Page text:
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How Oklahoma St. WR James Washington forged competitive edge through tennis

Oklahoma State receiver James Washington says he's out to show everyone he can compete -- at most any sport. AP Photo/Sue Ogrocki

STILLWATER, Okla. -- Initially, Oklahoma State wasn't completely sold on recruiting James Washington.

His tape showed him dominating the competition. But the competition was Division 1A, Texas high school football's smallest classification.

Cowboys wide receiver coach Kasey Dunn watched him unleash NBA highlight-level dunks for Stamford High's basketball team. Yet that didn't prove Washington could make the jump to the Big 12.

But then Oklahoma State discovered that, on top of also being a track star, Washington played tennis.

Played it well, too.

The Cowboys needed no more convincing.

"He was at a small school, so nobody was really recruiting him," coach Mike Gundy said. "But we thought, this guy really is a big-time athlete."

A few years ago, Oklahoma State uncovered a big-time athlete flying under the recruiting radar in Justin Blackmon, who went on to break every major receiving record in Stillwater. The Cowboys have unearthed another hidden gem in Washington, who, after starting as a true freshman last season, has already emerged as one of the Big 12's top wideouts.

"He's got a really high vertical, he's one of the fastest guys on the team and he's really smart," said senior cornerback Kevin Peterson, who goes head-to-head against Washington in practice. "Anytime you put all three of those in a receiver --

it's deadly."

Washington has been deadly catching passes from the moment he joined the team. Despite making the monumental jump from tiny Stamford -- a town of about 3,000 tucked between Lubbock and Fort Worth -- Washington led the Pokes last season with six touchdown catches.

"He's got great hands, his football IQ is tremendous," said quarterback Mason Rudolph. "He sees things that I'll see as a quarterback."

Washington didn't specialize in football until he arrived on campus. Far from it, in fact.

"But one sport carried into the next," Washington said. "When I played tennis, it helped me with my agility. Track got me faster. Basketball helped my jumping ability and timing. It all worked into one."

All of them also honed Washington's competitive drive. No sport more than tennis.

"That's how he became a very good tennis player," said Ronnie Casey, his high school tennis coach. "He's so competitive. He hates to lose."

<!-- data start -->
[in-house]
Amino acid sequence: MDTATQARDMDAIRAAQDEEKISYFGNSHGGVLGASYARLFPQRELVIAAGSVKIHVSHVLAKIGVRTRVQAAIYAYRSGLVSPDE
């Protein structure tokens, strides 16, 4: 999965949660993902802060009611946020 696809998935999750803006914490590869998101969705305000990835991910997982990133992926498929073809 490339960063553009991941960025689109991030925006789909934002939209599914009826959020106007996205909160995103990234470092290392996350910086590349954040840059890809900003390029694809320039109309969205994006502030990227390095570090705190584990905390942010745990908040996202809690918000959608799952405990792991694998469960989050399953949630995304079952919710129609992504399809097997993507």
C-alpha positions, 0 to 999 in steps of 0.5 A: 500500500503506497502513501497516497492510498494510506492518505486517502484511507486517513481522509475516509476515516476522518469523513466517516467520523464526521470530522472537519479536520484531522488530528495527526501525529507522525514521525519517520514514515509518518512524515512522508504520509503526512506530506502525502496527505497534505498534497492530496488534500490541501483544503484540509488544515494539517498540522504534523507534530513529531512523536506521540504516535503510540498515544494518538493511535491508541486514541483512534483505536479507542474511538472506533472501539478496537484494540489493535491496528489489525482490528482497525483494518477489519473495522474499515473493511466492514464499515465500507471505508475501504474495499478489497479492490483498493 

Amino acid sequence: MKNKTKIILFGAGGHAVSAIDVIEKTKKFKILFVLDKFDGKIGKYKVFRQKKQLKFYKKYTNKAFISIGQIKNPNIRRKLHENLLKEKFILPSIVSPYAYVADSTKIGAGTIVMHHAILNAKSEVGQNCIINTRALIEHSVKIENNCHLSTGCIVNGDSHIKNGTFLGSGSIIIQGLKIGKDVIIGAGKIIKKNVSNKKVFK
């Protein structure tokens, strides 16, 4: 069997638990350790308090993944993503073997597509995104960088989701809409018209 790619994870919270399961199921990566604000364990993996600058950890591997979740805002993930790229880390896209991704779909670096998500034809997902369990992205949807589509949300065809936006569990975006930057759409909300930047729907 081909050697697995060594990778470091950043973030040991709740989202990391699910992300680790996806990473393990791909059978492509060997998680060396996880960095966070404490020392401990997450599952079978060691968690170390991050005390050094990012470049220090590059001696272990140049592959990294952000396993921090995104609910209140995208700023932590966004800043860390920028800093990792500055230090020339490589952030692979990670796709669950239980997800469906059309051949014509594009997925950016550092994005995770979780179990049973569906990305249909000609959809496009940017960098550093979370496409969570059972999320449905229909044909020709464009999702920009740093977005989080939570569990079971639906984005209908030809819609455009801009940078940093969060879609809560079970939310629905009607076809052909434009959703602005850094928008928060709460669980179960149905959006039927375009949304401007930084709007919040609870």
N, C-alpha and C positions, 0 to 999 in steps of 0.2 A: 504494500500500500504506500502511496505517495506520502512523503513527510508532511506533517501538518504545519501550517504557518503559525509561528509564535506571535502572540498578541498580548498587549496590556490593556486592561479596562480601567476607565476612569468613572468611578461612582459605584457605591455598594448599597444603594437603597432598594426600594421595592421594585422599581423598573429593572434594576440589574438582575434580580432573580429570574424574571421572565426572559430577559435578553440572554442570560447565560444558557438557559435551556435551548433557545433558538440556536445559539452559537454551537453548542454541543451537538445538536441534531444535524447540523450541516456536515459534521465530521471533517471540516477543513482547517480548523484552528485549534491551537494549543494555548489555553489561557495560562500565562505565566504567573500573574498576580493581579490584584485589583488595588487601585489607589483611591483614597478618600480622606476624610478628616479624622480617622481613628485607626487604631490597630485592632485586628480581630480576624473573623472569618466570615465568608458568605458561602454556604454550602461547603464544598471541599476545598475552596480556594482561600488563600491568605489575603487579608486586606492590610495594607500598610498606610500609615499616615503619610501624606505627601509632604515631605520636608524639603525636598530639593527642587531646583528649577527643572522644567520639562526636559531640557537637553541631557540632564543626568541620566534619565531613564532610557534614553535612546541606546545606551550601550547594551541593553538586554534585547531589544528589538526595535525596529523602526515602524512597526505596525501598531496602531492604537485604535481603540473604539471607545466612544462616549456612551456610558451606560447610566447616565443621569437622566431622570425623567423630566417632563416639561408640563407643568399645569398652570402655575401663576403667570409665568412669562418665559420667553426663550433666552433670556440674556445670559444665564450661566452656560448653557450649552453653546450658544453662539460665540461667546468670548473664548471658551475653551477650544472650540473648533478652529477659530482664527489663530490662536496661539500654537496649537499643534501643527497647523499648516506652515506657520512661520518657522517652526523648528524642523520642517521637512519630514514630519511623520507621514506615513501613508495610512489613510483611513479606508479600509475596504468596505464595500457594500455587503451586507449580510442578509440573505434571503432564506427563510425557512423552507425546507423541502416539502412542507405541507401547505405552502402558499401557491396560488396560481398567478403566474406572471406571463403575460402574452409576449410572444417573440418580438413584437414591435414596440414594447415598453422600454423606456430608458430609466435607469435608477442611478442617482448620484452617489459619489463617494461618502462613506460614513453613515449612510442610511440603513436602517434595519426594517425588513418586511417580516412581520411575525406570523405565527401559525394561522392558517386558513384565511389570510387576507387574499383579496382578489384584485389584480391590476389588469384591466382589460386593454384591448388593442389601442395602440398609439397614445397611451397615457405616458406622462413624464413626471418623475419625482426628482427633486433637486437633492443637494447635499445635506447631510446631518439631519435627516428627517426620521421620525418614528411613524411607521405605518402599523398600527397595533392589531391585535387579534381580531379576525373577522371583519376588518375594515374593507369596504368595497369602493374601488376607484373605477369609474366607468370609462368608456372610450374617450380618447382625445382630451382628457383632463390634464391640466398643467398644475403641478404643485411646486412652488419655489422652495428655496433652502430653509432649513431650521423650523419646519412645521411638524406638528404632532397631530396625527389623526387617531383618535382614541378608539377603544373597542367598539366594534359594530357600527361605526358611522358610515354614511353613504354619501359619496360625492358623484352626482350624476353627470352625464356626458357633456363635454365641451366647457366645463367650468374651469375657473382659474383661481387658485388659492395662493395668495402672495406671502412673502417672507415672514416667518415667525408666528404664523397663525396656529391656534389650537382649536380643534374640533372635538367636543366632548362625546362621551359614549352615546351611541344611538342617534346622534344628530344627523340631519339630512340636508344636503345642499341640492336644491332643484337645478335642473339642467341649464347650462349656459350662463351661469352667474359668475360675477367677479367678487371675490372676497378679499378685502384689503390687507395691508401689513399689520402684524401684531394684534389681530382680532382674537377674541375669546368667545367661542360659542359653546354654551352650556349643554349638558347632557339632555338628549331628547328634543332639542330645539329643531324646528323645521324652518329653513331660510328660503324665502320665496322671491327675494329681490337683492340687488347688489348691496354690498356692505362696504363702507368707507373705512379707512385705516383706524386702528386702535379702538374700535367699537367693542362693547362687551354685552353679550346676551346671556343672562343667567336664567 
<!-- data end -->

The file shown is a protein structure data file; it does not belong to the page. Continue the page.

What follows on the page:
Washington's tennis career began his freshman year. The tennis team got to travel. And his mom had been a pretty good tennis player in her day.

Early on, Washington wasn't good. But failing only made him want to practice more.

"I remember times that first year I'd hit [the ball] over the fence in a match," Washington said. "People would be watching, it would be embarrassing. But being embarrassed gave me the drive to get better and better at it."

Washington would go to the courts after track practice, often not getting home until dark. Sometimes he should stay on the court well after the team had left to work on getting the right amount of spin on his kick serve.

"Once he tried [tennis], he liked it," said his mother, Chrysta Washington. "But once he started getting the spike down, he loved it."

Eventually, all that practice paid off. His junior year, Washington and his doubles partner made the regional final. His senior year, he made state -- even if he would be quickly eliminated by the uptick in competition.

"That was the craziest thing ever," said Washington, who won state track titles in the 200 meters and triple jump the same week. "I saw the other guys warming up, and I [told my doubles partner], 'Man, we're gonna need to pull something crazy out.'"

By that point, though, Washington was gearing up to head to Stillwater. Despite leading Stamford to back-to-back state football titles, Washington's only other scholarship offer until the month before signing day was from Texas State. Other Big 12 schools tried to get in on Washington late. But he wasn't going to abandon the school that believed in him first.

"I came here with a chip on my shoulder," Washington said. "Coming from a small school, I wanted to show everyone I could compete with them."

Washington has been more than just that. Last season he took over in the starting lineup by October before notching his first 100-yard receiving game at Baylor in Rudolph's debut start.

"You see similarities out there with Blackmon," Gundy said. "He's explosive, competitive, great practice player. Blackmon was that way.

"James will go get the deep ball, he has the ability to accelerate and run through the ball. Some kids don't have that and never get it. He's in a different class when it comes to that."

Washington going up and getting the deep ball simply comes down to "who wants it more." Something he picked up from his small town, everywhere from the gridiron on over to the tennis courts.